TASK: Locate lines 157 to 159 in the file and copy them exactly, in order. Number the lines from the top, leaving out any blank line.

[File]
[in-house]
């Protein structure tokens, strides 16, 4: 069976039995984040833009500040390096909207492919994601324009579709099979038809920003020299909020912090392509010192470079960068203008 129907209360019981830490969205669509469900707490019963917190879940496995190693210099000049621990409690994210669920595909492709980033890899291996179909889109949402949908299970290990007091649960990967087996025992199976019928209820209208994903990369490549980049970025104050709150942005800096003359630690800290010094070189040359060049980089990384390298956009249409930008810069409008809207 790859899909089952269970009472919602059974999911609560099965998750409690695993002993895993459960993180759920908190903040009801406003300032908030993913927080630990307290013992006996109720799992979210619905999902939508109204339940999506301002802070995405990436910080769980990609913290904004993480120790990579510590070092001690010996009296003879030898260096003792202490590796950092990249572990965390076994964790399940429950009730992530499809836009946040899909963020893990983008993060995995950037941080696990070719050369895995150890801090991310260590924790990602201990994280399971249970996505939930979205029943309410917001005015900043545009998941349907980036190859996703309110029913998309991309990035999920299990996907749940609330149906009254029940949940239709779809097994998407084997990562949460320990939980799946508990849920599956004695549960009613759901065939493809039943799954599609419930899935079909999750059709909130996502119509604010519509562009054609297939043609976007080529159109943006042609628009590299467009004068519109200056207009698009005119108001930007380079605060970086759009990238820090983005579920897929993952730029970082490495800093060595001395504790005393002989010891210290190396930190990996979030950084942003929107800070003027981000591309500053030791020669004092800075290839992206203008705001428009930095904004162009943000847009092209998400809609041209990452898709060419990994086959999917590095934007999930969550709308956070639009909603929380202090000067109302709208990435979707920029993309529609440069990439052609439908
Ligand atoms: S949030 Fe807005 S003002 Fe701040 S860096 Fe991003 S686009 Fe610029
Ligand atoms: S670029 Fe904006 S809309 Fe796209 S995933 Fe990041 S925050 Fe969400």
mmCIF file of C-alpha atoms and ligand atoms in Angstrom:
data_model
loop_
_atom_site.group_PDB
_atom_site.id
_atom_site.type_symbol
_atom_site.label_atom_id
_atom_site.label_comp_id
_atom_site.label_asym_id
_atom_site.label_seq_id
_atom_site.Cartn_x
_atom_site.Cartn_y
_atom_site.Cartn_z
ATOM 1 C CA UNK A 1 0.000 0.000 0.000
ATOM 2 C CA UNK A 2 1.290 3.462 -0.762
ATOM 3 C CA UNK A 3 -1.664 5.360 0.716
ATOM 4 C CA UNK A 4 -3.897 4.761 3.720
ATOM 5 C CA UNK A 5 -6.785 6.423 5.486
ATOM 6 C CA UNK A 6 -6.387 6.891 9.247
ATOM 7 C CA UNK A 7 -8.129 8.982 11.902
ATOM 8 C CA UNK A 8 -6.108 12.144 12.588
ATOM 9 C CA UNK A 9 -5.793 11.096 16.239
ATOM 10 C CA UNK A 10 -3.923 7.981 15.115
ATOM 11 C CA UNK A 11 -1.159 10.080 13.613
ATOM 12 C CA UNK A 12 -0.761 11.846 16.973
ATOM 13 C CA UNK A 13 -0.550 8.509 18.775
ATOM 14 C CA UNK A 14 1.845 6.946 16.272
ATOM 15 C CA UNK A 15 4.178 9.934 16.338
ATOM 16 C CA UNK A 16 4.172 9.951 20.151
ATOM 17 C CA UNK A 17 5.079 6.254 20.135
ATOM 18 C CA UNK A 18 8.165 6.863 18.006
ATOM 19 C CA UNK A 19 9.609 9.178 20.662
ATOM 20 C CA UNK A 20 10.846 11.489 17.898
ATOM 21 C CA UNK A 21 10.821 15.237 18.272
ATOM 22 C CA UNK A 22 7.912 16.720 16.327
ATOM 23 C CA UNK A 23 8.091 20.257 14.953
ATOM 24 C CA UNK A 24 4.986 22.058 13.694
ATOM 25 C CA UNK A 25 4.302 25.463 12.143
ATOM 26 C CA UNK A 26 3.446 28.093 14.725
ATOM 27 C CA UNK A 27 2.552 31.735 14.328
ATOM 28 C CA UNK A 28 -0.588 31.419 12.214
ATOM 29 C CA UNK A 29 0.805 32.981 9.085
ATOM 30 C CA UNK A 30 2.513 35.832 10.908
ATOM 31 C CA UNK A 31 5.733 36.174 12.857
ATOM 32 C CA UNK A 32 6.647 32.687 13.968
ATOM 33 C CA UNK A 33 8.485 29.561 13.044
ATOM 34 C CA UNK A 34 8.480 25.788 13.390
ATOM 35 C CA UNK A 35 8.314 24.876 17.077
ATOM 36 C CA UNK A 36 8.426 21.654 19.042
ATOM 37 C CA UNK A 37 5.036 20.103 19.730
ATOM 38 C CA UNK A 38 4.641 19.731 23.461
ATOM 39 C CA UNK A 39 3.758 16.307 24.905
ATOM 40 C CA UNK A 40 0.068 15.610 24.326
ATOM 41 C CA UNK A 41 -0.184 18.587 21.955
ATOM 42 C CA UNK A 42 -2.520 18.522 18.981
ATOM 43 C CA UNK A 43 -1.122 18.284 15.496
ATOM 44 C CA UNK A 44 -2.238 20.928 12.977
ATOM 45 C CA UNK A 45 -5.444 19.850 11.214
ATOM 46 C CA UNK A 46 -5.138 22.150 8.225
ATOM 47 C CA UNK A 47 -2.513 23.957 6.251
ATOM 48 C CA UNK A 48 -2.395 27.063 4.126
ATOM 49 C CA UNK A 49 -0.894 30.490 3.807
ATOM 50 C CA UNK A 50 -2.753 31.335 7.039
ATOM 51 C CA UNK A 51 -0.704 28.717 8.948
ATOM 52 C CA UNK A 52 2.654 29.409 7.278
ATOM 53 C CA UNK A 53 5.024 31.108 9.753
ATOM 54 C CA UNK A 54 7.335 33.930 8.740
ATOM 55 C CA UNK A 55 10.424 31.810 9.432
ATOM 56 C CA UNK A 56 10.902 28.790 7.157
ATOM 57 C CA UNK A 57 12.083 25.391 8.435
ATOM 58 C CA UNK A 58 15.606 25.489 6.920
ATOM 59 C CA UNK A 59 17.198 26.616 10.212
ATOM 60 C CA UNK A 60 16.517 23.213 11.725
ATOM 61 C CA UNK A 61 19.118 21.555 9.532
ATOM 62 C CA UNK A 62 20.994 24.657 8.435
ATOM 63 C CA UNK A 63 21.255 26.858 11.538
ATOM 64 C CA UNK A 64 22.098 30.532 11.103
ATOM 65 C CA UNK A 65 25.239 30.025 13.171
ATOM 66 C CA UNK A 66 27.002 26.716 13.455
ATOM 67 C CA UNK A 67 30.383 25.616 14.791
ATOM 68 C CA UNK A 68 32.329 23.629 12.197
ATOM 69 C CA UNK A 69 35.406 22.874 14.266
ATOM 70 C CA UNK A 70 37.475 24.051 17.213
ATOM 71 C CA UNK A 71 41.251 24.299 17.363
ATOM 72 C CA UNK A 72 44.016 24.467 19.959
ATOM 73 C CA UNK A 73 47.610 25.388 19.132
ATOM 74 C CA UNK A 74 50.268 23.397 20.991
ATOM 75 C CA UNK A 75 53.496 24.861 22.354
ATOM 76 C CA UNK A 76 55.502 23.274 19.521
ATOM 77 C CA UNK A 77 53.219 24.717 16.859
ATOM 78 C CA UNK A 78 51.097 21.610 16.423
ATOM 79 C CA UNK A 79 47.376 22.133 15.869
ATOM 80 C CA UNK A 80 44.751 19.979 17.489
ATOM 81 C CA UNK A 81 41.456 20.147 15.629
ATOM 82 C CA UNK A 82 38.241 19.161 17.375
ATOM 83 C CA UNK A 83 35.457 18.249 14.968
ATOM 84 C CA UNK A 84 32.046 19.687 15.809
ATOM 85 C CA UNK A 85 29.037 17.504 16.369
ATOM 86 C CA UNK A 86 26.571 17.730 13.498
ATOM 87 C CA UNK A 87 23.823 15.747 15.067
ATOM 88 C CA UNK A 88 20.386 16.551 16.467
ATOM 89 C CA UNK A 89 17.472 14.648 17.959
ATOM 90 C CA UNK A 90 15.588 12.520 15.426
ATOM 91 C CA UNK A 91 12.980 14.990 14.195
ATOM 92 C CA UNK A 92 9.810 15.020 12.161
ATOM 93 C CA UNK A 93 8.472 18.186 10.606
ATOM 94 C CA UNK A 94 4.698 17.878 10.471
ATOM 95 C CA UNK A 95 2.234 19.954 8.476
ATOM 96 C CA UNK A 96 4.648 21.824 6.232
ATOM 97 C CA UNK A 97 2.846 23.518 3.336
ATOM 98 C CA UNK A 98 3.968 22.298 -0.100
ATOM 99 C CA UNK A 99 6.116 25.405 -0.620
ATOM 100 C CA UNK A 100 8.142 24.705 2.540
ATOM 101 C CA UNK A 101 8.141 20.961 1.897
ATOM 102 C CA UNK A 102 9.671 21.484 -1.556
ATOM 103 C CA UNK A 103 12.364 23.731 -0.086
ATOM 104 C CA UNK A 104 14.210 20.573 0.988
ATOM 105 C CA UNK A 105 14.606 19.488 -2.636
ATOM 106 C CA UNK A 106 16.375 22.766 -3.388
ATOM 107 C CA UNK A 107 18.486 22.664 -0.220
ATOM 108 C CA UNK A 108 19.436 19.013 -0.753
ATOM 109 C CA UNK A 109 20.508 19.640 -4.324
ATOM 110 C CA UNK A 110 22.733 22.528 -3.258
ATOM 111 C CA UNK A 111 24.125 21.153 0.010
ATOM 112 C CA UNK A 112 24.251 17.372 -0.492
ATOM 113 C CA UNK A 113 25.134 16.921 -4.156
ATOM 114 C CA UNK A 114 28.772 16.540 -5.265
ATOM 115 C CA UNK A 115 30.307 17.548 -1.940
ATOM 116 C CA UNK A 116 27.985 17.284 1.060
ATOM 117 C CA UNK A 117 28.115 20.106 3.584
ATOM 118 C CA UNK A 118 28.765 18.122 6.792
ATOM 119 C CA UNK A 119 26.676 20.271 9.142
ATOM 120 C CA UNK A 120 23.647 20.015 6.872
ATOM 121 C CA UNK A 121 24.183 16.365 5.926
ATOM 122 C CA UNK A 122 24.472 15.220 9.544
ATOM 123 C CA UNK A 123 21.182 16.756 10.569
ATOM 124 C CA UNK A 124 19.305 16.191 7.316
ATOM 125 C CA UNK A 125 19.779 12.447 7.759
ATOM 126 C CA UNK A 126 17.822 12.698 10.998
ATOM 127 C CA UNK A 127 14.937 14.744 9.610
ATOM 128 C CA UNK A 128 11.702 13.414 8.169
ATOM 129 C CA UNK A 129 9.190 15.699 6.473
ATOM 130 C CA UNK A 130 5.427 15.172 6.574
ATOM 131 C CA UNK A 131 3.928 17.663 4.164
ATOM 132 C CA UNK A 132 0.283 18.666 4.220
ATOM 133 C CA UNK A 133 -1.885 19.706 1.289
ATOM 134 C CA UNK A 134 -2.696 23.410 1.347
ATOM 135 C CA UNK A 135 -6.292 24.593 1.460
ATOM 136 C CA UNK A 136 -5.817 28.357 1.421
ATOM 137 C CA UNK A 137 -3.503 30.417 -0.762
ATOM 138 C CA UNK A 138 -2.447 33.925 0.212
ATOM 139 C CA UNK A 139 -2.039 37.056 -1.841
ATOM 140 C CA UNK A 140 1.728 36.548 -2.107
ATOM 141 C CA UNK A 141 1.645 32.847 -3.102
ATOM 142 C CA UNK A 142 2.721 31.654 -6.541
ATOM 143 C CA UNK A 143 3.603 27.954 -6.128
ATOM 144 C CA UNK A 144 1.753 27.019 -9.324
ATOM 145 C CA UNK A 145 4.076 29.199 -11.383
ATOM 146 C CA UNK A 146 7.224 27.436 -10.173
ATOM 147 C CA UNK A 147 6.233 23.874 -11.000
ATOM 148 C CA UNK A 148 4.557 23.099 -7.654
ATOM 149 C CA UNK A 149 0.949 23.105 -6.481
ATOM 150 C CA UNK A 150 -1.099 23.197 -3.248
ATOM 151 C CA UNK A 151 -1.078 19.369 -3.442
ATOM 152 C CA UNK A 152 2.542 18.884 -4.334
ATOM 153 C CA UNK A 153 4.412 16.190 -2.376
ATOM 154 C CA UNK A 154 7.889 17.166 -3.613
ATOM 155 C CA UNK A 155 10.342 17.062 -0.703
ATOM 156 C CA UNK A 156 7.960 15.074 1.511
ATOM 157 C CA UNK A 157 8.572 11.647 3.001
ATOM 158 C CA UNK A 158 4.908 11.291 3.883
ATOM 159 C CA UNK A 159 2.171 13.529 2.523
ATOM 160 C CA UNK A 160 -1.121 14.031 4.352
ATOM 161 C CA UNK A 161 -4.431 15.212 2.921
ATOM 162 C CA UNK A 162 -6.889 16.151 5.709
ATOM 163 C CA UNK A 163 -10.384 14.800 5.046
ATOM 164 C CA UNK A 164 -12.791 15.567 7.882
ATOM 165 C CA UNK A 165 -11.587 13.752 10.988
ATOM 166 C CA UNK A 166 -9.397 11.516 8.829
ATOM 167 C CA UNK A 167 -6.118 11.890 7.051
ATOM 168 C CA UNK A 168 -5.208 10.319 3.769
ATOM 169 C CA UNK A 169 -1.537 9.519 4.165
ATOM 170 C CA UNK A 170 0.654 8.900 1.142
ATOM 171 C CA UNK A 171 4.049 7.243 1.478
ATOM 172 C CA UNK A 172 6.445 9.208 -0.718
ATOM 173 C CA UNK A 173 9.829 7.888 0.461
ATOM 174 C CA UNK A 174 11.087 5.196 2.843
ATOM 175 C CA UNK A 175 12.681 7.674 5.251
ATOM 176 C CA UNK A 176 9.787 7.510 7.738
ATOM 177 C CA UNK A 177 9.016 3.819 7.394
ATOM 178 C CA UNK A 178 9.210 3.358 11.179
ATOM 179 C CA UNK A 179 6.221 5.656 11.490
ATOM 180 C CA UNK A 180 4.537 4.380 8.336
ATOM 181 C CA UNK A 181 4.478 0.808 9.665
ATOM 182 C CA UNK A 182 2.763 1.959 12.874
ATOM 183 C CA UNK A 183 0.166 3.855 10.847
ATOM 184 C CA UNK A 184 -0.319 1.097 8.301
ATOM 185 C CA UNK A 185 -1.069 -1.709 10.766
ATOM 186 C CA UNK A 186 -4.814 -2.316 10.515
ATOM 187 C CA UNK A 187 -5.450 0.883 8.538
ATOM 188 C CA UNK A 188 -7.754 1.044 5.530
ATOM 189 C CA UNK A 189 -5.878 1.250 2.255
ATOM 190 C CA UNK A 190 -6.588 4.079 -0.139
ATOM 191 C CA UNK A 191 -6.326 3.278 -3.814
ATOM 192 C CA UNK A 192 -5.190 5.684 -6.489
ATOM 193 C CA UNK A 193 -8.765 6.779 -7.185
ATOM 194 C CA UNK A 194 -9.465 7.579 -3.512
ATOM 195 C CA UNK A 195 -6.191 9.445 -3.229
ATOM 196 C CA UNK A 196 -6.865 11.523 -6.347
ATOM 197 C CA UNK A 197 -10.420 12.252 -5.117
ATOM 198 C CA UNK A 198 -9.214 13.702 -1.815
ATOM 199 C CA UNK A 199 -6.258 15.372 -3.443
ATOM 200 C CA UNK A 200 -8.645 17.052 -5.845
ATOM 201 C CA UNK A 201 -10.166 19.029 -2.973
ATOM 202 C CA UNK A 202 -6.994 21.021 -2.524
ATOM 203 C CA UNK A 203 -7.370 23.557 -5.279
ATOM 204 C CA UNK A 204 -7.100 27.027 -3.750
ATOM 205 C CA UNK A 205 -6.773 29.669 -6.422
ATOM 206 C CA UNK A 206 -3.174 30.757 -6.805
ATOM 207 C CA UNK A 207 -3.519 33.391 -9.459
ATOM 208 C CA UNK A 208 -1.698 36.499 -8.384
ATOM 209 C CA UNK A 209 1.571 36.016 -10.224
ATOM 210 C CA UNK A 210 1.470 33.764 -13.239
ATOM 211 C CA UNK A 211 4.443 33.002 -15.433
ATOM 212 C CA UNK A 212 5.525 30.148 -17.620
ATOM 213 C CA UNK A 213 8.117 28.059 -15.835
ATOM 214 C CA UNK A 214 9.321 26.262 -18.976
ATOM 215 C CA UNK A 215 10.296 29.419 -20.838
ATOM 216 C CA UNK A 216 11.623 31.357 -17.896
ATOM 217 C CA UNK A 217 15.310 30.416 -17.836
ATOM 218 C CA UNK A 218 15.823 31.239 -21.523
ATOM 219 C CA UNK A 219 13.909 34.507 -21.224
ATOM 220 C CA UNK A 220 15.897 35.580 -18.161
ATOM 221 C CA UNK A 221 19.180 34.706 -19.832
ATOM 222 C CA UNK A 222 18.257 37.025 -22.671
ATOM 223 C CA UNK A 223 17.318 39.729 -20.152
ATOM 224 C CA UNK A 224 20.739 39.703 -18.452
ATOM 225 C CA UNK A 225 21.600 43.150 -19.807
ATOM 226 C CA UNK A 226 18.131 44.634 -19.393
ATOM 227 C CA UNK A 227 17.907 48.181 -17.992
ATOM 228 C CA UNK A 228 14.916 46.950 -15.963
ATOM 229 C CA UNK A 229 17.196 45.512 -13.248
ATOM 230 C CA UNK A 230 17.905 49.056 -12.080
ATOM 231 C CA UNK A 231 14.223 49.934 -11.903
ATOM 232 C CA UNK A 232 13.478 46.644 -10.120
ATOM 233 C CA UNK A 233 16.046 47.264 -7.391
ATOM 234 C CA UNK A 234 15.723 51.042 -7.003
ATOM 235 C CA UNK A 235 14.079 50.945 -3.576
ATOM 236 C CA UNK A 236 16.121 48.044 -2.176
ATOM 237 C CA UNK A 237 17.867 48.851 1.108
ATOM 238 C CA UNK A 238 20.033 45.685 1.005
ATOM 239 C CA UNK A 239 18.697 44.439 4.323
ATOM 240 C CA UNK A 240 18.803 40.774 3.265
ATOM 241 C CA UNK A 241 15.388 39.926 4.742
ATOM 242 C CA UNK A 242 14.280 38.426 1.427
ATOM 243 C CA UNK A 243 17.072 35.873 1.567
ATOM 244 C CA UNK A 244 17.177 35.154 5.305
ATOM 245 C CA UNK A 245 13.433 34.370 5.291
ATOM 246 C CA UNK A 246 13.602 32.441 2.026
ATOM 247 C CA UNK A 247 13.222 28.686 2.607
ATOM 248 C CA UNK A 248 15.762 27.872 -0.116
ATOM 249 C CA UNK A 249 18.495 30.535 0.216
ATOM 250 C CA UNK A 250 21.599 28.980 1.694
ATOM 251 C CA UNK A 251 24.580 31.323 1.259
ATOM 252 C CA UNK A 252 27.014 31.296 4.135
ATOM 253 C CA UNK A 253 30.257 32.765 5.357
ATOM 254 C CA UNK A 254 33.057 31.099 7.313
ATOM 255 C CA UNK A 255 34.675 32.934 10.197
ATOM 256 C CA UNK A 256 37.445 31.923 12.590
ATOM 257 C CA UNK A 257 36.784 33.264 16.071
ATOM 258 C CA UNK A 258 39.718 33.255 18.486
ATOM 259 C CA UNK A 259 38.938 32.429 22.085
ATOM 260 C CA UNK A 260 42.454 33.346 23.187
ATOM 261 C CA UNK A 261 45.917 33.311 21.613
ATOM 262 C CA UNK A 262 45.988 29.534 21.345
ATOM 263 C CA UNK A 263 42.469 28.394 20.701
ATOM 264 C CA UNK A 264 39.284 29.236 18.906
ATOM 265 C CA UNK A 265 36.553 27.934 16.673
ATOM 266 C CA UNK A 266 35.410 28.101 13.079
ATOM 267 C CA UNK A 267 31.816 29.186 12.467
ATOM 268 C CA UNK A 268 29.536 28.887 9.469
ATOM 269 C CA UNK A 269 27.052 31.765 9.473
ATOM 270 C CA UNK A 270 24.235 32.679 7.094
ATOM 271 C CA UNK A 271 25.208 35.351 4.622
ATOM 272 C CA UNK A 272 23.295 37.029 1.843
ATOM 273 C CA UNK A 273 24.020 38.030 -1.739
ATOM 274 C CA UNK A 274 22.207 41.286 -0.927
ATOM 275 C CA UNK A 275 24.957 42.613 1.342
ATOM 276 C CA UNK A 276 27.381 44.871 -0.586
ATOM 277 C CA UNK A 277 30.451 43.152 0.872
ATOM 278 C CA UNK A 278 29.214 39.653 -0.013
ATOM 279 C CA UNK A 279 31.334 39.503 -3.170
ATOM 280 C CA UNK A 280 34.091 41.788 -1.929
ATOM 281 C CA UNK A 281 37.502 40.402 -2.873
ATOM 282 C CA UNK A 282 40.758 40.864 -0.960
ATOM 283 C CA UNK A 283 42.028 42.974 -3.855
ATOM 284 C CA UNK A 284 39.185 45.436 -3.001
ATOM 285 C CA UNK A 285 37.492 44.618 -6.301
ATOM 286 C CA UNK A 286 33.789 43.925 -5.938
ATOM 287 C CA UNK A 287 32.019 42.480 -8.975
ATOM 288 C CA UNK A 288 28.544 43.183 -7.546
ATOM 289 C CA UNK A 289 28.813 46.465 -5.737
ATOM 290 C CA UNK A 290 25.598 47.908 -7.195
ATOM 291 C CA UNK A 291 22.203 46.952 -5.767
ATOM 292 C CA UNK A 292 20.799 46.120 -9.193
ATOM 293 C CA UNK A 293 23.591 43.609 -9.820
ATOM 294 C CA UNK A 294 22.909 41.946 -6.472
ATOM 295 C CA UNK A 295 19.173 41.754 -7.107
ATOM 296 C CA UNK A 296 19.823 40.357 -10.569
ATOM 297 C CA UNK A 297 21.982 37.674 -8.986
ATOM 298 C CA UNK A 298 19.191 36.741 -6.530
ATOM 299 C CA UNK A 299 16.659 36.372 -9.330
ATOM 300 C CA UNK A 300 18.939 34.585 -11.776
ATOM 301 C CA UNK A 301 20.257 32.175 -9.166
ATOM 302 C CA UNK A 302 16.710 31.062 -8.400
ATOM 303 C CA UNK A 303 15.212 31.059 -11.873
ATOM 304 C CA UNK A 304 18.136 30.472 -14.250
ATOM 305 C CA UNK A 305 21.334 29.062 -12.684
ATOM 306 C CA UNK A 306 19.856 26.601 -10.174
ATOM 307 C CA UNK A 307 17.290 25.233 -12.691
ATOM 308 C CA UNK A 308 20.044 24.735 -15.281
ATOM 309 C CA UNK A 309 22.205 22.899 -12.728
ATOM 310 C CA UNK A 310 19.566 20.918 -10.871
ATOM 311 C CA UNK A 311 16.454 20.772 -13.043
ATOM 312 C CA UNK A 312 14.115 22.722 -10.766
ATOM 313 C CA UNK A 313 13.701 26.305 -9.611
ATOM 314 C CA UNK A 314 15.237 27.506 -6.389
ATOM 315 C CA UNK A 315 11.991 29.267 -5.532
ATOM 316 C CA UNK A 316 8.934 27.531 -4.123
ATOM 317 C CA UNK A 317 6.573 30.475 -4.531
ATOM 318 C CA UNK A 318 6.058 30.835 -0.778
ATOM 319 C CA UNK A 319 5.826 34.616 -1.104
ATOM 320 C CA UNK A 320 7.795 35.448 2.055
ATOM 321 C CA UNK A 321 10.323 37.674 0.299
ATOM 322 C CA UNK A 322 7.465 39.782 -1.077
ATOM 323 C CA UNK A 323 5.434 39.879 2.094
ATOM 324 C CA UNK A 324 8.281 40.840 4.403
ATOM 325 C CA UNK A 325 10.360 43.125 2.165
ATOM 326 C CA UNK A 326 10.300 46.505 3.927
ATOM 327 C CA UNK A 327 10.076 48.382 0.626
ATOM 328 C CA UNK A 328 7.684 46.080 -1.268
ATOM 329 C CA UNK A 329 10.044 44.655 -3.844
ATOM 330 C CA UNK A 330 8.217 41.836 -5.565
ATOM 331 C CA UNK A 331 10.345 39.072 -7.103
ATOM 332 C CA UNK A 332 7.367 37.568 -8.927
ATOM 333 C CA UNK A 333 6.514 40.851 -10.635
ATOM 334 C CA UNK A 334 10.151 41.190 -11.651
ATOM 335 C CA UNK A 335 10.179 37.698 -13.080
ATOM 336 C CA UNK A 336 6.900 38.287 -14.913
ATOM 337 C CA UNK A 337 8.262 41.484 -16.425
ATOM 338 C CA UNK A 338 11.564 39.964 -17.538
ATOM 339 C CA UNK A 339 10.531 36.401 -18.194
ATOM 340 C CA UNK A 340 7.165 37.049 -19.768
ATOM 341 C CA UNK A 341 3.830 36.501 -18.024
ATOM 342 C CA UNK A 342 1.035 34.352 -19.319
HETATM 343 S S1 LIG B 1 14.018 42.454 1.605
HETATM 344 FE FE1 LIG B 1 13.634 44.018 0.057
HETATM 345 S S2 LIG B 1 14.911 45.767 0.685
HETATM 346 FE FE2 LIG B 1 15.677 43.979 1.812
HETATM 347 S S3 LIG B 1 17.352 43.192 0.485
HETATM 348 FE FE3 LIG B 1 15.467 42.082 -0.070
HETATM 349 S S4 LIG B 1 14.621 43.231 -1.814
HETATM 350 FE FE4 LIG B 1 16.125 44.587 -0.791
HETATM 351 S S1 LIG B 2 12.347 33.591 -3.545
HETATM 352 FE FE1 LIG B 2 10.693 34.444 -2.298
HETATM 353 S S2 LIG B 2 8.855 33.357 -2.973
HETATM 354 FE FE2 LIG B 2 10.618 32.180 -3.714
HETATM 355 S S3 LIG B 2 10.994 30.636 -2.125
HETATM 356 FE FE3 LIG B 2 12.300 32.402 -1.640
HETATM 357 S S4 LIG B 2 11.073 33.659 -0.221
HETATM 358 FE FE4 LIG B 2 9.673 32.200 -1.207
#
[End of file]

ATOM 140 C CA UNK A 140 1.728 36.548 -2.107
ATOM 141 C CA UNK A 141 1.645 32.847 -3.102
ATOM 142 C CA UNK A 142 2.721 31.654 -6.541